I’ve been thinking of a leadership metaphor; it involves a stock pot and a wooden spoon. The steel pot is filled with water. It needs to be emptied. And the only tool we have is the wooden spoon.
I’m a simple guy with a bias toward action, so my inclination is to grab the spoon and get to work, one spoonful at a time, scooping the water out of the pot. It will take some effort, won’t be particularly spectacular, but the job seems clear, the resources limited, and we’re wasting time as long as we aren’t draining the pot. As long as we stick with it, the job will be completed.
While this all seems so very simple, there are alternative leadership approaches.
There are those that would want to do some figurin’ before getting underway. Even though the work seems simple, they want to know more before getting underway. Determine that each spoonful, adjusting for spillage, averages to be about 94% of a tablespoon… determine that there is 2.7 liters of water in the stock pot… do the math… adjust for evaporation… factor in breaks… you get the picture.
A slight twist on the “study it” approach is the “document it” approach by which you simply write up the findings of the “study it” approach and put it on your shelf, bound nicely in a three-ring binder. The satisfaction of filing the report replaces the satisfaction of finishing the job.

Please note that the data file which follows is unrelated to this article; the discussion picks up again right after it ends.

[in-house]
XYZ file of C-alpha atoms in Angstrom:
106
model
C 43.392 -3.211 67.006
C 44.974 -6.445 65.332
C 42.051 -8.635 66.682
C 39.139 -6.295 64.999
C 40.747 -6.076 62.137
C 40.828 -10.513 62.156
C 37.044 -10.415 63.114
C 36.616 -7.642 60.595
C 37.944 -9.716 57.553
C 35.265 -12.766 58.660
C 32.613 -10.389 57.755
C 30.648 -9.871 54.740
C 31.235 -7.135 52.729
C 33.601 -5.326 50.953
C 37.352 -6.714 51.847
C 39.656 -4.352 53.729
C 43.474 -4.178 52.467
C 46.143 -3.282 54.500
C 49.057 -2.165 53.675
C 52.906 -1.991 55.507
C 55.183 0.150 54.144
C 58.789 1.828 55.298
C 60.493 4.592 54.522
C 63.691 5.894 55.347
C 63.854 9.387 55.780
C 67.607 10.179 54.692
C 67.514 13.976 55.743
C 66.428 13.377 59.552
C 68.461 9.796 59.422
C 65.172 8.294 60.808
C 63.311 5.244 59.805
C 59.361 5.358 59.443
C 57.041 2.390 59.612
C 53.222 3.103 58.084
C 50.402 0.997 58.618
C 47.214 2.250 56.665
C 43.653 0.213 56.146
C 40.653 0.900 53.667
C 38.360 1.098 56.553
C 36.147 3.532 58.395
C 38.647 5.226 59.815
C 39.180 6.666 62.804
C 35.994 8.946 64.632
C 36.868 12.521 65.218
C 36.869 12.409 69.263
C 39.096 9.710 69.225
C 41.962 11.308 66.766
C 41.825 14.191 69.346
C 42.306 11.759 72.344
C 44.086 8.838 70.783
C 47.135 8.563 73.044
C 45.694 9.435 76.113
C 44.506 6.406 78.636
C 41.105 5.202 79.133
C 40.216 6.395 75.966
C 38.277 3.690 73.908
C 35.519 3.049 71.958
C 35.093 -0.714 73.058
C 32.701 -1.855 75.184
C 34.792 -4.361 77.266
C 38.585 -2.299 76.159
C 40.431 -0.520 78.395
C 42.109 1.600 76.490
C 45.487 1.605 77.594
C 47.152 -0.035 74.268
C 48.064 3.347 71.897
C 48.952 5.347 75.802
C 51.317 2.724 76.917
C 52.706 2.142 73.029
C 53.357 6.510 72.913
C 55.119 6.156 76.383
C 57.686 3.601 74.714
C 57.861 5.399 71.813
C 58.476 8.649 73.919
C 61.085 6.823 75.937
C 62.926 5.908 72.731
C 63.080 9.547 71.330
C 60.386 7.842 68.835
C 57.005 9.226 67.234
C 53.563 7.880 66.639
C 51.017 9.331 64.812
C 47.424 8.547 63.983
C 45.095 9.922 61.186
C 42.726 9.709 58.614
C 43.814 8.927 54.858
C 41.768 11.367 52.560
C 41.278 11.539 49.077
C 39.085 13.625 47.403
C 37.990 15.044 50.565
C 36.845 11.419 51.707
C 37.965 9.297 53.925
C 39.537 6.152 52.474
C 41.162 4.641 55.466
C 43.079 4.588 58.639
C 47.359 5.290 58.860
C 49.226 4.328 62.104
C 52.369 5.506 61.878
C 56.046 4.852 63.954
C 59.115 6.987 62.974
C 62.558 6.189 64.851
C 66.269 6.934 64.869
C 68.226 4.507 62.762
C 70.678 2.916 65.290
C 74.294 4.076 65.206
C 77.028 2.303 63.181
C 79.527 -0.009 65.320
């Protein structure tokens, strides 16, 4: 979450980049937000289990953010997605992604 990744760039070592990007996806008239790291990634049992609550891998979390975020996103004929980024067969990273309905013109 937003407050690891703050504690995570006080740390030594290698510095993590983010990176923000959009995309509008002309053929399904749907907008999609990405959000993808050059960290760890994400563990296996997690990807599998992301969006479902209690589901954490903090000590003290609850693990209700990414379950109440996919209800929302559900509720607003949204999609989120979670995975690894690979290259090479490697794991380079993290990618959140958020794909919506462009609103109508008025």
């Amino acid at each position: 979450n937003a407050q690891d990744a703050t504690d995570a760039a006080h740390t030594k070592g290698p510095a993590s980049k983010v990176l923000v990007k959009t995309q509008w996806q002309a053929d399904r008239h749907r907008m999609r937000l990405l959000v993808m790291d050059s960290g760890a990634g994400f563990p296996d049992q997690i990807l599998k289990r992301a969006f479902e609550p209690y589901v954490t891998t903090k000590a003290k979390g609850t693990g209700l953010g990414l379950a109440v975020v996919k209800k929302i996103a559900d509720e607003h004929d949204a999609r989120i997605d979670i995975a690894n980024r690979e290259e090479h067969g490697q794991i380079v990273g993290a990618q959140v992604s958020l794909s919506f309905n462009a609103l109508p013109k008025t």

If this really needs to be done then there ought to be a better way. Don’t they know that we need more resources than this wooden spoon? If they were serious about getting this work done, they would have given me better tools and more staff. I’m not doing anything until they make this easier.
I have a better idea… a more spectacular idea… an idea that will be far less work and will be seen by all as brilliant. All I need to do is light the wooden spoon on fire, set up the stock pot over the fire, and the water will boil, turn to steam, and “presto.” Of course the fire from the spoon barely warmed the water, let alone brought it to a boil. The fire was spectacular, and it was an amusing idea, but we still have a pot full of water and now we don’t even have the spoon.
Can you think of others?